With the deadline of 17 January 2025 rapidly approaching, these firms must assess the impact of DORA’s technical standards and begin to take remediation steps.

Taking a risk-based approach reflective of an organization’s size, nature, scale and the complexity of services and operations, Financial Entities should begin to scope out the impact of DORA on their business.

Firms should carry out a comprehensive gap analysis of their existing ICT-risk management processes against the new requirements introduced by DORA to identify any aspects of their existing processes that will be impacted by the new requirements and develop detailed implementation plans setting out the steps that will need to be taken to effect relevant changes. In anticipation of the final publication of the consultation papers, firms can take the following proactive steps to prepare:

  1. Evaluate your current ICT Risk Management Framework by conducting an comprehensive maturity review on where enhancements and alignments can be made;
  2. Perform gap analysis of your ICT incident response capabilities with a focus on classification; and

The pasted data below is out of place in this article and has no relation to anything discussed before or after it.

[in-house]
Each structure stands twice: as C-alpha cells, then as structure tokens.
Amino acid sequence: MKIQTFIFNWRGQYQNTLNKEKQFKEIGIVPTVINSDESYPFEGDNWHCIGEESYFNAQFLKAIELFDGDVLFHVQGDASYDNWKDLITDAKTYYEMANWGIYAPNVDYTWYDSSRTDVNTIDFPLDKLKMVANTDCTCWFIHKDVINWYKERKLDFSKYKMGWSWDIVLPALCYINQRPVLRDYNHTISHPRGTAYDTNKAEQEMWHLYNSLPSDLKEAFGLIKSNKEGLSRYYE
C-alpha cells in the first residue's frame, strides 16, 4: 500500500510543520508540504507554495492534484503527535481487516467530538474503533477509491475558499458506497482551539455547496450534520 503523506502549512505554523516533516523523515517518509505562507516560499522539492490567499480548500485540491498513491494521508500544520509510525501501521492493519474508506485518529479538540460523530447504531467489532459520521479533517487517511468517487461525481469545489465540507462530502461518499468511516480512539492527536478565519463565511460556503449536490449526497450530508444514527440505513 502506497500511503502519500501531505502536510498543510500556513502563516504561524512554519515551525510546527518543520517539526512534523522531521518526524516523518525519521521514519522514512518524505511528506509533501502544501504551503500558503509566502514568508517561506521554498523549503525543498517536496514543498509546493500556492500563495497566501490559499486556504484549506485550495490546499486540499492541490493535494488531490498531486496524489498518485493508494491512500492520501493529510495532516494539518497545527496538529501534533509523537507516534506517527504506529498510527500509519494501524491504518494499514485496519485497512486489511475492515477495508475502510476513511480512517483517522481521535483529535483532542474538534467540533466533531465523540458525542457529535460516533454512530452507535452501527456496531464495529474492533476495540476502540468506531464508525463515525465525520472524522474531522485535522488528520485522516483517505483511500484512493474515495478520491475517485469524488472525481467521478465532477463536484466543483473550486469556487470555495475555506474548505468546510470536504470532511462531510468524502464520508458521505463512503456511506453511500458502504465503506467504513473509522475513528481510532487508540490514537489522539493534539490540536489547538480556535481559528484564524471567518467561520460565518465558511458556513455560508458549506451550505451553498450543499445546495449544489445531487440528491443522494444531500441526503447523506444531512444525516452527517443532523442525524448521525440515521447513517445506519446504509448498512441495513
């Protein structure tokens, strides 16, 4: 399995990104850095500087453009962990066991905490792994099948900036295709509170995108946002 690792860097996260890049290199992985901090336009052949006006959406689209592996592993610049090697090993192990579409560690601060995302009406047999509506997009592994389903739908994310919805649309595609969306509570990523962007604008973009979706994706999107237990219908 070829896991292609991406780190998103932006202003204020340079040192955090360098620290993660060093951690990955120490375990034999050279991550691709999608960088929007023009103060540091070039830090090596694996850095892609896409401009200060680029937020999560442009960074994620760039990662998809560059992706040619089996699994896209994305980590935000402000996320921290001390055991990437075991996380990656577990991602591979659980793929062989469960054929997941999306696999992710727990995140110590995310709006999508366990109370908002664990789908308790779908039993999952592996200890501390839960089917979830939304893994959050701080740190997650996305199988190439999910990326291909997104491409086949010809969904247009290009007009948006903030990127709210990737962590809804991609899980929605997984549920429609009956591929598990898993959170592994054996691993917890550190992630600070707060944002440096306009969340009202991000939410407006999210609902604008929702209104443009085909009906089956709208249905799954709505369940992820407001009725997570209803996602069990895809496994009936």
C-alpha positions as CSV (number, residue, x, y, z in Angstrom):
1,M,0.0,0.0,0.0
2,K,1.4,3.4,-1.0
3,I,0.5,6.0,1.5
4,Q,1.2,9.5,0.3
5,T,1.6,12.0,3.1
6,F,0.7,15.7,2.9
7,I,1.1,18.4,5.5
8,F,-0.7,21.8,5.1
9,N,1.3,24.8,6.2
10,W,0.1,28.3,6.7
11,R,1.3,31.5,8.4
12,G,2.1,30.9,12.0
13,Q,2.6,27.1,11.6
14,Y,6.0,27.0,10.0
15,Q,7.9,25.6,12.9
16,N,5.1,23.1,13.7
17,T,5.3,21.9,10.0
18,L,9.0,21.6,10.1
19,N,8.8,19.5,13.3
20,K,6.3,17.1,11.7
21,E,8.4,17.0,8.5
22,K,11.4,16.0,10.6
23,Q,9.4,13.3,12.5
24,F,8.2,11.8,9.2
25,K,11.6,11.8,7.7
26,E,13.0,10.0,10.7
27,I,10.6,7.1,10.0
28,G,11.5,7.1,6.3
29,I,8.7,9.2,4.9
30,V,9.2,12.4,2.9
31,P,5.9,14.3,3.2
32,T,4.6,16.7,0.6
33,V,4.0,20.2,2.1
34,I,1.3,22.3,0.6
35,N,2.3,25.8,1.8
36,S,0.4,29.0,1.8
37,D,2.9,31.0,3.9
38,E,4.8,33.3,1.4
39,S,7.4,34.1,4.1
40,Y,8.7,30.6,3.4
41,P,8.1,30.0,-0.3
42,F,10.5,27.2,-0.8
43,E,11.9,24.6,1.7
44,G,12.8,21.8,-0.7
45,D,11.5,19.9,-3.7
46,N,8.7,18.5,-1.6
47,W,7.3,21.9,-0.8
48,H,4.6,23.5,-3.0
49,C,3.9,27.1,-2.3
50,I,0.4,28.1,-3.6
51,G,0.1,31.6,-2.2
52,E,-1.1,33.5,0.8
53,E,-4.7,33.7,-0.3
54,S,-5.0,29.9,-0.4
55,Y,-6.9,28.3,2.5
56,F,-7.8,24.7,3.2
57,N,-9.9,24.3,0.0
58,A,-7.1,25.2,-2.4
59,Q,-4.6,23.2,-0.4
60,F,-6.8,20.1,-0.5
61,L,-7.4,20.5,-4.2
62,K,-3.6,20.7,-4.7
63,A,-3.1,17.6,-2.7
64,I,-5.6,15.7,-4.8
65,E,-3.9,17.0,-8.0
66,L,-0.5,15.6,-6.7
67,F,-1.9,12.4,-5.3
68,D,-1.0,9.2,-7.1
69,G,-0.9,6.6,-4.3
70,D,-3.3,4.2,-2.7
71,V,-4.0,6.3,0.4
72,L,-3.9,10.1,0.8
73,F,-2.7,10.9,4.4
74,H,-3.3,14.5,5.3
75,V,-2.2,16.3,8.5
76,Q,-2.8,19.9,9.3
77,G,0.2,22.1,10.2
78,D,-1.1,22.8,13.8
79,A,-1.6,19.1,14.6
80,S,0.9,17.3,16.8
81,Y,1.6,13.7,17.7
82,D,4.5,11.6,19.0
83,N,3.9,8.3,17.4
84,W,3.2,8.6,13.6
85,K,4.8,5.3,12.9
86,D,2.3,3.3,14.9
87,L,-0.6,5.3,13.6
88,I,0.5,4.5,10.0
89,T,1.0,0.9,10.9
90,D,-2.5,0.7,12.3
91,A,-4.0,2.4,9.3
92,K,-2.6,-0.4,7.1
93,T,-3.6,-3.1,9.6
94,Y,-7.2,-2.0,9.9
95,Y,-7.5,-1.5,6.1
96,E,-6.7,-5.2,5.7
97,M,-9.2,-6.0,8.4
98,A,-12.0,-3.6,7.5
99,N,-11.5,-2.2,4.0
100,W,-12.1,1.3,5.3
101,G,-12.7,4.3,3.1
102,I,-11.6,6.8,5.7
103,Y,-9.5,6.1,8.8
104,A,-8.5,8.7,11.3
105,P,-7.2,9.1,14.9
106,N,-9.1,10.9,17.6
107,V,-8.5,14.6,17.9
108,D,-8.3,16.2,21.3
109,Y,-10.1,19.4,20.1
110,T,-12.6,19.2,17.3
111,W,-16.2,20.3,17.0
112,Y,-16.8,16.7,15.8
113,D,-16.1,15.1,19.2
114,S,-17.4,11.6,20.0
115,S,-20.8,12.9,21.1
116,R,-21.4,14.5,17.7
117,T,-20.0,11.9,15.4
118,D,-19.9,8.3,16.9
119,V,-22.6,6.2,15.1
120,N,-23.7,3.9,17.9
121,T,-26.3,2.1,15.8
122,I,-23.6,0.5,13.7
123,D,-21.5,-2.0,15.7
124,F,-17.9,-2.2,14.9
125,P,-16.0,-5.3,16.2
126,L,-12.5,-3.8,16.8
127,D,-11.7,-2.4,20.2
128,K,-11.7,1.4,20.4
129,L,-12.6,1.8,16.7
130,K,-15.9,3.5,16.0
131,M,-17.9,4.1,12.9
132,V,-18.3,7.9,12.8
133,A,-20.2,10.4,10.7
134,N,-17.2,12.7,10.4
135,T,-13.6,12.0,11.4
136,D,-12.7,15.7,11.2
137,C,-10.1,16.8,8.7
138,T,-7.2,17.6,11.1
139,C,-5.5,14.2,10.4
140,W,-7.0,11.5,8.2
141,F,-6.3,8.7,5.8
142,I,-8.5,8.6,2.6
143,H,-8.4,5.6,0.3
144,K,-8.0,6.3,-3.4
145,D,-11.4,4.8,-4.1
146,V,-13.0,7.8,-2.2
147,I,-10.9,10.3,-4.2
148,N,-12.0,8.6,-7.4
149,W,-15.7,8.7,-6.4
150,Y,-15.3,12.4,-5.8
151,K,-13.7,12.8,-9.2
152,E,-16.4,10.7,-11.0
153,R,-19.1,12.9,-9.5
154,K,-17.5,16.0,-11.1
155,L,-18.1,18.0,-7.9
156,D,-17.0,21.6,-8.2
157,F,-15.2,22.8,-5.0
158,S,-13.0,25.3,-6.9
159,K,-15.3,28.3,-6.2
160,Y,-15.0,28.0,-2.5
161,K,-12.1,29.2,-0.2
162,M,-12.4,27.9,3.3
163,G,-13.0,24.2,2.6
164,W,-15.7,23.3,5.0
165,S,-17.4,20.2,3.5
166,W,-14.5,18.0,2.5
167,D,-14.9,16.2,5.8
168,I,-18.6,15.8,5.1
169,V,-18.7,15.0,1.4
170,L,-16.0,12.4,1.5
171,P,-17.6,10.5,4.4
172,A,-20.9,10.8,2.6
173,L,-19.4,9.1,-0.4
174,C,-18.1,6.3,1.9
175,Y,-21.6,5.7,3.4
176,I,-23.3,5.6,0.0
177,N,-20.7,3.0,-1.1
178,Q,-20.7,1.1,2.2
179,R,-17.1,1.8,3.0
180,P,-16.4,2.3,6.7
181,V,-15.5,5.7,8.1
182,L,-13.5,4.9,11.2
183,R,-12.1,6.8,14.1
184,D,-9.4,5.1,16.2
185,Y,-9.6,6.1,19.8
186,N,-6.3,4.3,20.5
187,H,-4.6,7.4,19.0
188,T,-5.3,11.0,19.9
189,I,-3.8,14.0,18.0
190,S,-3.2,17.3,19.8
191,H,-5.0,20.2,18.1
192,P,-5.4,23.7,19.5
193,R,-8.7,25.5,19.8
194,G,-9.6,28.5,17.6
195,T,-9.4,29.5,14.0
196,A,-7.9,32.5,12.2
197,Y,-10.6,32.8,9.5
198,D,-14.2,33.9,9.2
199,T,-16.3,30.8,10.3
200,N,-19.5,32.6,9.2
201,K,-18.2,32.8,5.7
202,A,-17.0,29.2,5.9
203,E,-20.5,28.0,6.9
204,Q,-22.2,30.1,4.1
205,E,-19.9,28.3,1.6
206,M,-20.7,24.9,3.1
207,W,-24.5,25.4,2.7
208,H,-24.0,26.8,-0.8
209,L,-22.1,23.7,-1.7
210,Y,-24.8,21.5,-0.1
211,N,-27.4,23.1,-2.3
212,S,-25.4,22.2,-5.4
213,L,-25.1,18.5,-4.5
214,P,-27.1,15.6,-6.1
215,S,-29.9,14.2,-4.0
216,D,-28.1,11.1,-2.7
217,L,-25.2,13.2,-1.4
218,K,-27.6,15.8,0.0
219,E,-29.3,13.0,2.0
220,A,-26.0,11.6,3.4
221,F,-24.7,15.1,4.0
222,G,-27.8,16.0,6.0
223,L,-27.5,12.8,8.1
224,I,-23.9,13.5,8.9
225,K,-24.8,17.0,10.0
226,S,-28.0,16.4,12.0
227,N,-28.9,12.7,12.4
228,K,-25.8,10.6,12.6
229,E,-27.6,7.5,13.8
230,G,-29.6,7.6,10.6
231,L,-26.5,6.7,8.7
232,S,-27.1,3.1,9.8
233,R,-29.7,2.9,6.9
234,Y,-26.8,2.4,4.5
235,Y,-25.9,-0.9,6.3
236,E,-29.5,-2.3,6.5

3. Revisit your strategy, documentation and approach for third-party service providers with a focus on oversight and monitoring of those that support critical or important functions.

How Grant Thornton Can Help

At Grant Thornton, our commitment goes beyond providing exceptional operational resilience services. We take a partnership approach, working closely with organizations to understand their unique challenges and goals. Don't let the implementation of the Digital Operational Resilience Act catch you off guard. Our team of experts will collaborate with you to develop customized strategies and practical solutions that align with your business objectives. With our comprehensive support, you can confidently tackle the complexities of the Digital Operational Resilience Act while unlocking opportunities for growth and innovation. Contact our Digital Risk team today to embark on this transformative partnership.